|Step 4: How osteoarthritis is diagnosed|
Older people often don't realize that they have osteoarthritis if they are free of pain and other symptoms. However, x-rays often reveal some osteoarthritis of the spine or fingers in elderly individuals.
Your doctor can diagnose osteoarthritis with:
- A physical examination and discussion of your symptoms
- X-rays and possibly other imaging studies
- Fluid aspiration and blood analysis
If you have joint pain or other joint symptoms, you can talk to your primary care provider, who will be very familiar with diagnosing arthritis. You can also see a rheumatologist (a specialist in joint disorders) or an orthopedic surgeon. The doctor will ask you about any illnesses, injuries, or operations you have had in the past. You should tell the doctor about any allergies or other conditions you have right now.
The doctor will inspect your joints, checking for swelling, deformity, redness, heat, tenderness, and rashes. The doctor will want to identify which joints are affected, and how, in order to distinguish osteoarthritis from other forms of arthritis.
The muscles that surround painful, underused joints may be weak. The symptoms in your hands may be especially important in making the diagnosis. Osteoarthritis tends to involve the base of the thumb and the middle and end joints of the fingers.
|Osteoarthritis is associated with the aging process and can affect any joint. The cartilage of the affected joint is gradually worn down, eventually causing bone to rub against bone. Bony spurs develop on the unprotected bones causing pain and inflammation.|
X-rays and imaging studies
X-rays can confirm that you have arthritis, but will not necessarily indicate the type of arthritis. Your doctor will look for specific structural changes in the joints that suggest osteoarthritis, such as:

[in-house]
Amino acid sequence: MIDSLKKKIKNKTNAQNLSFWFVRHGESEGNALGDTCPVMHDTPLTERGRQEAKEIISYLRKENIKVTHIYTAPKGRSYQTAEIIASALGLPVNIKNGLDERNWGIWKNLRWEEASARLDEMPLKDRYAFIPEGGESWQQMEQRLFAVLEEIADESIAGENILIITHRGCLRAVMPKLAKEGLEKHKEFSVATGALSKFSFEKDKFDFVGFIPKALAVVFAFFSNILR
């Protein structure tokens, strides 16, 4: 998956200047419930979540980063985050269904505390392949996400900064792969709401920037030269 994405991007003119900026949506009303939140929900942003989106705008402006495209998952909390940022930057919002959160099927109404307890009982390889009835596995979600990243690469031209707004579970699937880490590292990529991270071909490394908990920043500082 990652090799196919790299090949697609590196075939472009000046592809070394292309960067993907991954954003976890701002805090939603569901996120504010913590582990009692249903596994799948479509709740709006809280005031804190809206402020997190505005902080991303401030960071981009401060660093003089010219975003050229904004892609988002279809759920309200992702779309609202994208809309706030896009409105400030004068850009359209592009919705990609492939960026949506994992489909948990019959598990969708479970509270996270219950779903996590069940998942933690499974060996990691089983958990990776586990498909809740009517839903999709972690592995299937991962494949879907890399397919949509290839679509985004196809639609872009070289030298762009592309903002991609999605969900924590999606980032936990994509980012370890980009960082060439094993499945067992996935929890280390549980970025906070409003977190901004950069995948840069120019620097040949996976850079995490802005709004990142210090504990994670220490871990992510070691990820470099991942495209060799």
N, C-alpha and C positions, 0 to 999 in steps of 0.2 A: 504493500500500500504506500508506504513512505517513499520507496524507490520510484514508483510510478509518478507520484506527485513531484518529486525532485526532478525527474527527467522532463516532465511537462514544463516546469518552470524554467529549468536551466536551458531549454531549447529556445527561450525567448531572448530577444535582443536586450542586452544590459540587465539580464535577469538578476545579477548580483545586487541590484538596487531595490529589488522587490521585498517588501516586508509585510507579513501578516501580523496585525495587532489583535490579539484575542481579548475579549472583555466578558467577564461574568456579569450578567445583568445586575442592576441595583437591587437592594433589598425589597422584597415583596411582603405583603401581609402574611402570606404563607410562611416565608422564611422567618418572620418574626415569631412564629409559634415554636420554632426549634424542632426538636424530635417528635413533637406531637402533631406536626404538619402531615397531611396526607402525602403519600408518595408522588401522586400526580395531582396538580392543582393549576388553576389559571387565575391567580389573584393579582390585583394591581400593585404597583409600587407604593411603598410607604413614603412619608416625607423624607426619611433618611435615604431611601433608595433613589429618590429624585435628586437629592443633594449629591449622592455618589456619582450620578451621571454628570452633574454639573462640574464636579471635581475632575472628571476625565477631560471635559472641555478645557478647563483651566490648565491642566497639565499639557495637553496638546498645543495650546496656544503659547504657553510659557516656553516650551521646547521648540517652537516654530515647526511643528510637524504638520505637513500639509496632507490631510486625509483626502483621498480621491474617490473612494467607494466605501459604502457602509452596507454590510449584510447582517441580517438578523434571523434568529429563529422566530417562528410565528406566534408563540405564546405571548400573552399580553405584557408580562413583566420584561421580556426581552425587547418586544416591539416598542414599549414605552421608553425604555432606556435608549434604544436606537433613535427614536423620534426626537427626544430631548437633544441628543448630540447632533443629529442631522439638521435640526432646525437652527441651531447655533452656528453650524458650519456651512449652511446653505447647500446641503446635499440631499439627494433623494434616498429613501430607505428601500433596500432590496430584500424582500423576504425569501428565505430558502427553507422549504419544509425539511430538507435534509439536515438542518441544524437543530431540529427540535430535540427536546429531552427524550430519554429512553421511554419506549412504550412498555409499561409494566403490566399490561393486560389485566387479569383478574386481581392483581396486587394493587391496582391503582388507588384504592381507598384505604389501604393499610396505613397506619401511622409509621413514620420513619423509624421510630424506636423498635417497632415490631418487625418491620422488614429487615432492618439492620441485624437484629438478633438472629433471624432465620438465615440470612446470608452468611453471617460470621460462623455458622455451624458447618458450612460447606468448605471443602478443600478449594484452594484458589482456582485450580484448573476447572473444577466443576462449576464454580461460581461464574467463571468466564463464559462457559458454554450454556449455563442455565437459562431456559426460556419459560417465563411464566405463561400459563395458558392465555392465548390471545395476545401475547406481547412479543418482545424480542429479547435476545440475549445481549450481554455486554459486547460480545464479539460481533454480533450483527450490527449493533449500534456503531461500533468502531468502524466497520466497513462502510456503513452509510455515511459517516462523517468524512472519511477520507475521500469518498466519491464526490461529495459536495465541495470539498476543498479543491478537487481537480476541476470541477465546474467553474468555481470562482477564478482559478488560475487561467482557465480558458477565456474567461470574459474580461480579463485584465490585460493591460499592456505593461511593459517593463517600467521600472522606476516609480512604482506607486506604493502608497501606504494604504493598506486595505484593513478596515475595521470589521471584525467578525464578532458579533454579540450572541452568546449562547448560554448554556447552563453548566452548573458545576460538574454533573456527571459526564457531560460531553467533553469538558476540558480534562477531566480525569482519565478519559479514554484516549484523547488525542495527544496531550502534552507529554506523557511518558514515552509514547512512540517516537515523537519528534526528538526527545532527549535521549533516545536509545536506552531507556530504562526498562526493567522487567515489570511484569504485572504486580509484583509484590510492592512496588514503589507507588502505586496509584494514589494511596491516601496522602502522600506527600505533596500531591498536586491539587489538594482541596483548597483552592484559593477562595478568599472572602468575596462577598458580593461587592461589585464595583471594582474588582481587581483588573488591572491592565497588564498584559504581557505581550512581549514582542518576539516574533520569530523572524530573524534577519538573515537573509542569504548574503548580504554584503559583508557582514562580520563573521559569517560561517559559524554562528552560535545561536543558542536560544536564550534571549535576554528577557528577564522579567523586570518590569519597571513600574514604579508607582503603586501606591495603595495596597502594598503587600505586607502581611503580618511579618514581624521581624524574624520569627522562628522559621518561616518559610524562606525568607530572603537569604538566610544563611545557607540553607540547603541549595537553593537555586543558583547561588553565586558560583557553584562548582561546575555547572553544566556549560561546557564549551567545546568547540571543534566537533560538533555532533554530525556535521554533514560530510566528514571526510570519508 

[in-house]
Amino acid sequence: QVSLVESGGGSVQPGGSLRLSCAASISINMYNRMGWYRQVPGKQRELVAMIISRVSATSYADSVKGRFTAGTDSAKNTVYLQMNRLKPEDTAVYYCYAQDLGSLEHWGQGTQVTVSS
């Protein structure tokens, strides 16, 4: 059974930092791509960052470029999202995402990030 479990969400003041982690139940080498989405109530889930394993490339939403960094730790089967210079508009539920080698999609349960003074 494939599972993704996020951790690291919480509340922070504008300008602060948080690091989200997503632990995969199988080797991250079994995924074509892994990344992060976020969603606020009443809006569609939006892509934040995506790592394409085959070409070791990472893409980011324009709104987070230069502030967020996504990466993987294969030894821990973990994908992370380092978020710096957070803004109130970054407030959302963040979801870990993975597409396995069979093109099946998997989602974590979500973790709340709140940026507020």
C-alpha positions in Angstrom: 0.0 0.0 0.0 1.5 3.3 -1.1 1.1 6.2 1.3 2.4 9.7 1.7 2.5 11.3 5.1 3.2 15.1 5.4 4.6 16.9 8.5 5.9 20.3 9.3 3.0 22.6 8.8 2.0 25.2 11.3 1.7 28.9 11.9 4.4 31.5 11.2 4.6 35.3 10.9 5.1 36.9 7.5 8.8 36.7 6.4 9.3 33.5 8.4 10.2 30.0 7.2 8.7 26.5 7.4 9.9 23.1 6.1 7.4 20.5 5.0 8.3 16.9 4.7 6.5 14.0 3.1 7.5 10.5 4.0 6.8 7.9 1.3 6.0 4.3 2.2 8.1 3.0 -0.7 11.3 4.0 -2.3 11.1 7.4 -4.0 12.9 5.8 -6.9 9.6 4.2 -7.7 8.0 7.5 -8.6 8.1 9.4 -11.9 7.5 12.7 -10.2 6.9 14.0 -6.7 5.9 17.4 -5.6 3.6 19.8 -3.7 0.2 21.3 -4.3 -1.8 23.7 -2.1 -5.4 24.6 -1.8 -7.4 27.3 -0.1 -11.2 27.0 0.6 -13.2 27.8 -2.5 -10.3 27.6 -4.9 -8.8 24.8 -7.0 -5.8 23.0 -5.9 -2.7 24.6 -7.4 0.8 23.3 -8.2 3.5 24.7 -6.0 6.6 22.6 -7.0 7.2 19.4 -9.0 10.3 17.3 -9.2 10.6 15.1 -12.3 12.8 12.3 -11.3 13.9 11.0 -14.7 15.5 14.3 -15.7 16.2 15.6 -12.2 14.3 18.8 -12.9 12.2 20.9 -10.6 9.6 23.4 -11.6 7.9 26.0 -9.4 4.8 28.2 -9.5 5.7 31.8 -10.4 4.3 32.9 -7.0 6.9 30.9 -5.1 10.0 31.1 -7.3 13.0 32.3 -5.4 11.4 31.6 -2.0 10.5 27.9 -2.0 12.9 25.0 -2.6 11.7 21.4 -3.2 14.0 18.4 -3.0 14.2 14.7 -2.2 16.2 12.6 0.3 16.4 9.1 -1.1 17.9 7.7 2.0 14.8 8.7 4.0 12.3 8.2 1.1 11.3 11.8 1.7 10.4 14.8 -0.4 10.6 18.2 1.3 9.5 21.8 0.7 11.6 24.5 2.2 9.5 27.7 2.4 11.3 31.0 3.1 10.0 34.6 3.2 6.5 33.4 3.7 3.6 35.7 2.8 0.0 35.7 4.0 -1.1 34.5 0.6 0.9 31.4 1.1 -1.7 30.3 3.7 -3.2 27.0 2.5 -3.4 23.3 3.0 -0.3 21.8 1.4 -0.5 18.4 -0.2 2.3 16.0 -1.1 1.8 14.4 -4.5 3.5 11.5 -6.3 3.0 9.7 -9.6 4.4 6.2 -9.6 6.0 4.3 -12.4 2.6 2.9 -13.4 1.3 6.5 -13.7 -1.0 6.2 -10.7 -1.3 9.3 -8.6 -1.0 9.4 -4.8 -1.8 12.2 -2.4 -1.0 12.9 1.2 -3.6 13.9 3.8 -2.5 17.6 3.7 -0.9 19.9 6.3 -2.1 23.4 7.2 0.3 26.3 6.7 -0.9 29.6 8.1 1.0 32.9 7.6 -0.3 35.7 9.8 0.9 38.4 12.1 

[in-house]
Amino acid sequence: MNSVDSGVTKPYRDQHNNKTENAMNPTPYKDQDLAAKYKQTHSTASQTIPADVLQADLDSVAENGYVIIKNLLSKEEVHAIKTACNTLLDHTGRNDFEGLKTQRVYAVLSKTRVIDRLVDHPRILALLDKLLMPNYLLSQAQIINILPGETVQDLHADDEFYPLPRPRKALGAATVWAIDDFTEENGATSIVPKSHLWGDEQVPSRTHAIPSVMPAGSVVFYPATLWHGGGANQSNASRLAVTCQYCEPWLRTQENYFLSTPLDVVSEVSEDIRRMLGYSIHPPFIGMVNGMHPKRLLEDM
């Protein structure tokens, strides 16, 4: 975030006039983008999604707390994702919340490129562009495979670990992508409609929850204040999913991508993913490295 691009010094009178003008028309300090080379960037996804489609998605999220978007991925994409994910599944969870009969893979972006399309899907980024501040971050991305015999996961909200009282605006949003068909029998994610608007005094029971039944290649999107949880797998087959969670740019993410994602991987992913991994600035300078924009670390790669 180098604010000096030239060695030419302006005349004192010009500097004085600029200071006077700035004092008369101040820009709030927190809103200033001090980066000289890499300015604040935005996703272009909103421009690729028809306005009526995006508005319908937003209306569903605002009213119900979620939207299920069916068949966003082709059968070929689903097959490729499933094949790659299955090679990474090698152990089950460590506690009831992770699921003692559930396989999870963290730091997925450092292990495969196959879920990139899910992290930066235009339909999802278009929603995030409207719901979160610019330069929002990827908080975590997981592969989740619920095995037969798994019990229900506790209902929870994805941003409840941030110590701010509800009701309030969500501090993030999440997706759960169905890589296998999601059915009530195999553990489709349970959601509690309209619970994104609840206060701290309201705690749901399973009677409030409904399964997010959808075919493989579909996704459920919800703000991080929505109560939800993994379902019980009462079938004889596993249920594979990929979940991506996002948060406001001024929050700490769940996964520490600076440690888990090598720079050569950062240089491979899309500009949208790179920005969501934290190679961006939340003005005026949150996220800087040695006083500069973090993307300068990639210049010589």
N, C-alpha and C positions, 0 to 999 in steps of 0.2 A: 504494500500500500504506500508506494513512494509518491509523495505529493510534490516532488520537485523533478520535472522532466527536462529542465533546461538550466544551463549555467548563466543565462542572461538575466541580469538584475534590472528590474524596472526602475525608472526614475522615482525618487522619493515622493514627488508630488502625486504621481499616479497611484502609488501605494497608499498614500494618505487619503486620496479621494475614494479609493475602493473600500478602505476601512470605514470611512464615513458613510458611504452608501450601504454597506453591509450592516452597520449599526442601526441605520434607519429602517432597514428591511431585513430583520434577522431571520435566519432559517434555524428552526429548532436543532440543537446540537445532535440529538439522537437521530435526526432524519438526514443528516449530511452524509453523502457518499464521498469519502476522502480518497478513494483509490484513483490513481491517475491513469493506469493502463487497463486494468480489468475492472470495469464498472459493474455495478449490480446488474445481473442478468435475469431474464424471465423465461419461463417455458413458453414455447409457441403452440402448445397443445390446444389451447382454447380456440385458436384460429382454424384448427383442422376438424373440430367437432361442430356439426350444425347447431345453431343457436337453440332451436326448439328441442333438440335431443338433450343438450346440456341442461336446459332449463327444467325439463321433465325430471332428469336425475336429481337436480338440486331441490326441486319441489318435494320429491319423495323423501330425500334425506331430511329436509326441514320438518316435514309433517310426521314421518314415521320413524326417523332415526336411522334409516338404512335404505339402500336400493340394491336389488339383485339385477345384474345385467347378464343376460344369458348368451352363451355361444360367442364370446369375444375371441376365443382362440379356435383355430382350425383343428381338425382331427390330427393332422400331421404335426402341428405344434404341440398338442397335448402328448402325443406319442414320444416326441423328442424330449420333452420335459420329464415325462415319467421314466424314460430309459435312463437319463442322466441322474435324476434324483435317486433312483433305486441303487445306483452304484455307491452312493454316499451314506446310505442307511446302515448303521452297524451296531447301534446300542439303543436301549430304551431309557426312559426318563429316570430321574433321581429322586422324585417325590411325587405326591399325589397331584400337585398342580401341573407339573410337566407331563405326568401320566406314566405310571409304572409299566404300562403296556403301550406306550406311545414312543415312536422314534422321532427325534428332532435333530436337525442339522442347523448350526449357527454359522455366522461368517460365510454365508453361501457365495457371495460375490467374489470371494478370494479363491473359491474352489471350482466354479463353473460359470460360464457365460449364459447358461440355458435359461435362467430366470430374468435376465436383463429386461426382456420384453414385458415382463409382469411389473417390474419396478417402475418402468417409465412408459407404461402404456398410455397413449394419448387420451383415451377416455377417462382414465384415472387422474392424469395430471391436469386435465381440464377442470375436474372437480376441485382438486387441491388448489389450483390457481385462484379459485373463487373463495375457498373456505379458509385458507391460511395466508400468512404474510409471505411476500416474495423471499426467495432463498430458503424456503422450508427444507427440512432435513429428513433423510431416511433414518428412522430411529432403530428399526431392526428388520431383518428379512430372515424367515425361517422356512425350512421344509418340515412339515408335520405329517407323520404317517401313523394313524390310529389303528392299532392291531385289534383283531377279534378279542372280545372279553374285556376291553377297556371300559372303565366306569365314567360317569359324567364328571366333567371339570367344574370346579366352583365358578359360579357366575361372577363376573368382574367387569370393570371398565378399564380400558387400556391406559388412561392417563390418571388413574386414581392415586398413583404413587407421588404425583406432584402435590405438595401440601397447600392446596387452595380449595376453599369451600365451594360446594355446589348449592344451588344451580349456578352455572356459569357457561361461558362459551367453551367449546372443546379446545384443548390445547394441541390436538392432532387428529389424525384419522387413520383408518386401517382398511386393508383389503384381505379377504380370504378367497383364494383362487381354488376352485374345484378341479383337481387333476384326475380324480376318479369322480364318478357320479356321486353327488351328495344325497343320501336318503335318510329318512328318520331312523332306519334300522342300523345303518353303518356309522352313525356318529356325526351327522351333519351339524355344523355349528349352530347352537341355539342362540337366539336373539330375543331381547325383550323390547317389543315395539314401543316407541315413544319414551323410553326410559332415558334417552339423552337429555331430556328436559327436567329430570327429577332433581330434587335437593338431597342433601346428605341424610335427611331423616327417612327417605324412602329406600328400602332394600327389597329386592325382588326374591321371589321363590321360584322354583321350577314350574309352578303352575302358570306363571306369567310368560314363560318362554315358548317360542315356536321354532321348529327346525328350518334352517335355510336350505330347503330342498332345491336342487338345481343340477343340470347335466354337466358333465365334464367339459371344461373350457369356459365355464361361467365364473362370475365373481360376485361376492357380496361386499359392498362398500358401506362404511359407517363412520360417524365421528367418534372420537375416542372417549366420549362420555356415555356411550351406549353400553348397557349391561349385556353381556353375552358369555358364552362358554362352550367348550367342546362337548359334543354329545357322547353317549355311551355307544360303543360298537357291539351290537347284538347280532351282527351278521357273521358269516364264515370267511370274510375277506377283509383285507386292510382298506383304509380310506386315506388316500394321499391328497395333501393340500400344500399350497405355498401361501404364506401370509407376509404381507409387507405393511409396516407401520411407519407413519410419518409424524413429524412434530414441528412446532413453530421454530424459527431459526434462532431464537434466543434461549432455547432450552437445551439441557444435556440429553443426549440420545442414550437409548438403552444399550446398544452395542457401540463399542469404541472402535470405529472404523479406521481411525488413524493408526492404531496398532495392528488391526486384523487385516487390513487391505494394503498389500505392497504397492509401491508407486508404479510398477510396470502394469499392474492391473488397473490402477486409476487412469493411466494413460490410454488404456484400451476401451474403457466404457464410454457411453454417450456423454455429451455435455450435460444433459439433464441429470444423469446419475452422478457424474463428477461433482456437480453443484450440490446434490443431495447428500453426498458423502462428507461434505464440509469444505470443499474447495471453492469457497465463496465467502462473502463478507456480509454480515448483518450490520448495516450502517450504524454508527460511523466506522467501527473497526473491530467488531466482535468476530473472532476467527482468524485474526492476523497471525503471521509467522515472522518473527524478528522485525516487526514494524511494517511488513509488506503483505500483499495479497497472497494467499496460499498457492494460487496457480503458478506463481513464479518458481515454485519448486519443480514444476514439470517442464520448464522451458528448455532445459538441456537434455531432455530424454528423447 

- Narrowing of the joint space. This occurs due to loss of cartilage (for example, joint space narrowing of the inside half of the knee).
- Bony spurs. These are outgrowths of new bone that develop at the margin of the joint. It is nature's way of protecting the joint.
- One-sided distribution (for example, one knee, one hip) of joint irregularities.
- Cysts. These may be seen in the bone just beneath the joint surfaces.
By contrast, imaging studies in people with rheumatoid arthritis more often shows:
- Loss of calcium from the bone (localized bony decalcification)
- Erosion-producing defects or holes in the bones in a joint
- Changes in many joints on both sides of the body
If there is a question about the exact nature of joint swelling, the physician may perform a joint aspiration. During this procedure:
- A needle is gently inserted into the joint to withdraw a small amount of synovial fluid from the joint.
- The fluid then is tested for chemistry, viscosity (thickness), blood cell counts, overall appearance, and microorganisms (if an infection is suspected).
- The fluid from an osteoarthritis joint is usually clear, whereas in rheumatoid arthritis, it is cloudy due to the presence of many white blood cells.
- The fluid then is tested for crystals to exclude diagnoses such as gout.
- Sometimes the fluid from an osteoarthritis joint contains crystals such as calcium pyrophosphate, which may cause mild irritation and increase swelling.
Blood tests may be ordered to identify infection, measure blood cell counts, and pinpoint telltale diagnostic findings such as rheumatoid factor (RF), which are more common in people with inflammatory types of arthritis, such as rheumatoid arthritis.
Blood and urine tests may be ordered to rule out conditions such as gout. The blood from people with gout contains a high level of uric acid, which is associated with the buildup of arthritis-causing crystals in the joint fluid.
Did you know...?
Reviewed By: Ariel D. Teitel, MD, MBA, Clinical Associate Professor of Medicine, Division of Rheumatology, NYU Langone Medical Center. Review provided by VeriMed Healthcare Network.